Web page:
Bolivians vote on Sunday, and the most likely outcome remains a plurality of the vote for MAS, the party of Evo Morales. He will not win a majority, and so a joint sitting of the two chambers of congress that will be elected on Sunday will select the president. Its choices will be restricted to either Morales or the candidate who is second in votes–almost certainly former president Jorge Quiroga.
On the final examination last week in my Policy-Making Processes course, one of the questions was:
Suppose you are advising one of the Bolivian parties other than the MAS. Suppose further that Evo Morales wins a plurality of the voteâ€”perhaps over 33%, while the runner-up is under 30%. Which strategy is more in your clientâ€™s political interest: To form a coalition with other parties besides MAS to keep Morales out of the presidency, or to form a coalition with MAS in which Morales becomes president? Whichever approach you choose, explain the consequences. For instance, if Morales is president, how will your clients be able to keep him in check, and if he is not president, how will the government cope with him and his allies as opposition?
The students (120 or so of them) split almost exactly 50-50 on whether their “client” should vote for Morales or for Quiroga (or whoever the runner up is). The arguments for voting to make Morales president included mixes of the following:
–his supporters will protest and effectively shut down the country if their man has the plurality but is denied the presidency, and they may even succeed in overthrowing the president (as has happened before);
–set Morales up to fall; despite the formlly fixed term, in fact Bolivian presidents often do not serve out their terms (indeed, this election was called ahead of schedule due to succession problems).
Arguments in favor of denying Morales the presidency noted that he is actually the representative of only a third or so (we’ll see just how much once Sunday’s votes are in) and he represents the extreme end of the ideological spectrum; it is more “democratic” to block a candidate like this than to reward his extremism by giving him a presidency that he cannot win outright.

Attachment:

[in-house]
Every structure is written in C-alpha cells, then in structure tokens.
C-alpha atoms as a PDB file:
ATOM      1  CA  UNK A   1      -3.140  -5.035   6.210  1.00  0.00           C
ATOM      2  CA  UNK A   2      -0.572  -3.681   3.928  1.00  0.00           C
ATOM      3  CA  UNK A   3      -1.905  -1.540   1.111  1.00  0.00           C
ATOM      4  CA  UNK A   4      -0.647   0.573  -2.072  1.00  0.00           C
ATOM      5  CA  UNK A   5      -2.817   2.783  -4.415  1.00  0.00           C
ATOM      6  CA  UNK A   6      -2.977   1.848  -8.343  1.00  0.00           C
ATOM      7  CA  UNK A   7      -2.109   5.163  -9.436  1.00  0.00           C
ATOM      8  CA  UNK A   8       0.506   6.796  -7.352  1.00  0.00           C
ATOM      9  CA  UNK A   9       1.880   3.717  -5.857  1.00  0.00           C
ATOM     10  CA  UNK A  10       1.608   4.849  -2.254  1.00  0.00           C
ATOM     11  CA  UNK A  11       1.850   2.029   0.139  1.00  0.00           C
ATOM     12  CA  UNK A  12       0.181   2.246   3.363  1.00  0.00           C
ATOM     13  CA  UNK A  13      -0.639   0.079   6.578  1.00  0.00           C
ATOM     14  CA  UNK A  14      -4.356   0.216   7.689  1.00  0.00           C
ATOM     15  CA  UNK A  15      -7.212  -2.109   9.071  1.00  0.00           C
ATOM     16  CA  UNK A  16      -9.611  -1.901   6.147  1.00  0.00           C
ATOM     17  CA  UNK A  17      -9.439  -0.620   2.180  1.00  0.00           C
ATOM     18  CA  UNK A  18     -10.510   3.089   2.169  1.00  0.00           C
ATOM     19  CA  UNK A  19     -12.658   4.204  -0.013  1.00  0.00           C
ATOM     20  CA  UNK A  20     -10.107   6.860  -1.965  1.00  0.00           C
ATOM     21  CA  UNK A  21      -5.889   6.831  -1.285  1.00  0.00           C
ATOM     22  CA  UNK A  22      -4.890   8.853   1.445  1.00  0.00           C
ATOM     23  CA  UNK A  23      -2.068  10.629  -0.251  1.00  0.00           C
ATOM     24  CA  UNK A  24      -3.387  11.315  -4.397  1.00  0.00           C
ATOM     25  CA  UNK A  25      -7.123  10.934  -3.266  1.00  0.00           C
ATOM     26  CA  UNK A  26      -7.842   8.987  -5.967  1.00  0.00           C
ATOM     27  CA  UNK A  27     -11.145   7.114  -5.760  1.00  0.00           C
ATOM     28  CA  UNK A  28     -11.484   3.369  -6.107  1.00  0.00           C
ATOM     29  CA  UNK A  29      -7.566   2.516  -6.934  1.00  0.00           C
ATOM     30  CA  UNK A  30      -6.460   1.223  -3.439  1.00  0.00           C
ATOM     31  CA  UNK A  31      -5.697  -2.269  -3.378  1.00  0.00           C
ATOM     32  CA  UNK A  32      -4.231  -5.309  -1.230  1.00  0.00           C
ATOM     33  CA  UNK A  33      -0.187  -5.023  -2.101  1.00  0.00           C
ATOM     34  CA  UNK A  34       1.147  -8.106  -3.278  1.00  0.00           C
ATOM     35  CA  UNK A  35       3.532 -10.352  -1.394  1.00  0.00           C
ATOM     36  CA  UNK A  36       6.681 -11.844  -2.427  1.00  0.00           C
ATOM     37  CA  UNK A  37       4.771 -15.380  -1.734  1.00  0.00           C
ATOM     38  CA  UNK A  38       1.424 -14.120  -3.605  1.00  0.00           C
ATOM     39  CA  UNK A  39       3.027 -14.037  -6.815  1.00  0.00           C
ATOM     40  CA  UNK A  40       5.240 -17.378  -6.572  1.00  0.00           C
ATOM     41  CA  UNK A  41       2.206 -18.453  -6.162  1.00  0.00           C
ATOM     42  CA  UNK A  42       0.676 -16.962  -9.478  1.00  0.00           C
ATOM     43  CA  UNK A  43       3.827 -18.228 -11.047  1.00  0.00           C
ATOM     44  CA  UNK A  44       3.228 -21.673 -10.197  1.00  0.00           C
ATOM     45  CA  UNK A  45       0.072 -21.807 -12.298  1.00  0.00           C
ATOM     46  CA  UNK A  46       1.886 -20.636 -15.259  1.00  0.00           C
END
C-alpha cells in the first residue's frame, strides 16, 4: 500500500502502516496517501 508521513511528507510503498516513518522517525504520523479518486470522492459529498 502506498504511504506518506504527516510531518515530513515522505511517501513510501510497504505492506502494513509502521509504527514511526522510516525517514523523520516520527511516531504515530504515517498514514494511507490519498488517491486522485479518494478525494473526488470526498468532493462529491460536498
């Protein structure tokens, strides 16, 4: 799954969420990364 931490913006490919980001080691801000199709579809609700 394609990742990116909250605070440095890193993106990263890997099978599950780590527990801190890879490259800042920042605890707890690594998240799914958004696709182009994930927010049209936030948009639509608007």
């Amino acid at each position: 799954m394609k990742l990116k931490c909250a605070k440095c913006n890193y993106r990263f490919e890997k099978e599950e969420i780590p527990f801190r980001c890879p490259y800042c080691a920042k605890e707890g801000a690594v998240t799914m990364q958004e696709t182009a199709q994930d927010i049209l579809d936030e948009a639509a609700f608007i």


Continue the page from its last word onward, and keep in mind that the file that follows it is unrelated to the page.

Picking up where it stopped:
Least persuasive were arguments (by a few) that suggested the other parties could bind Morales with a coalition arrangement similar to those we see in parliamentary systems. Bolivia’s system is “parliamentary” only in the executive selection phase–a coalition is needed to select the head of government. But then it reverts to presidential, in that there is no formal “confidence” mechanism with which colition partners can withdraw support if the government no longer is keeping to its cross-party bargains. At that point in Bolivia, only by informal mechanisms can the government’s mandate be revoked, and in some circumstances, early elections called. (It took some a rather expansive interpretation of the constitution to hold these elections.)
My own view is that the Bolivian system, while it served reasonably well when the party system was dominated by three main parties, none of which was extreme, needs fundamental reform. Either a pure parliamentry system, or a pure presidential system (with the president elected via a popular runoff) would be better. Under neither “pure” type would an extremist like Morales have any realistic chance of becoming head of government. But this round of presidential selection will take place under the bastardized hybrid that they have, and it will certainly be worth watching closely.
My previous posts can be found by scrolling through the South America block.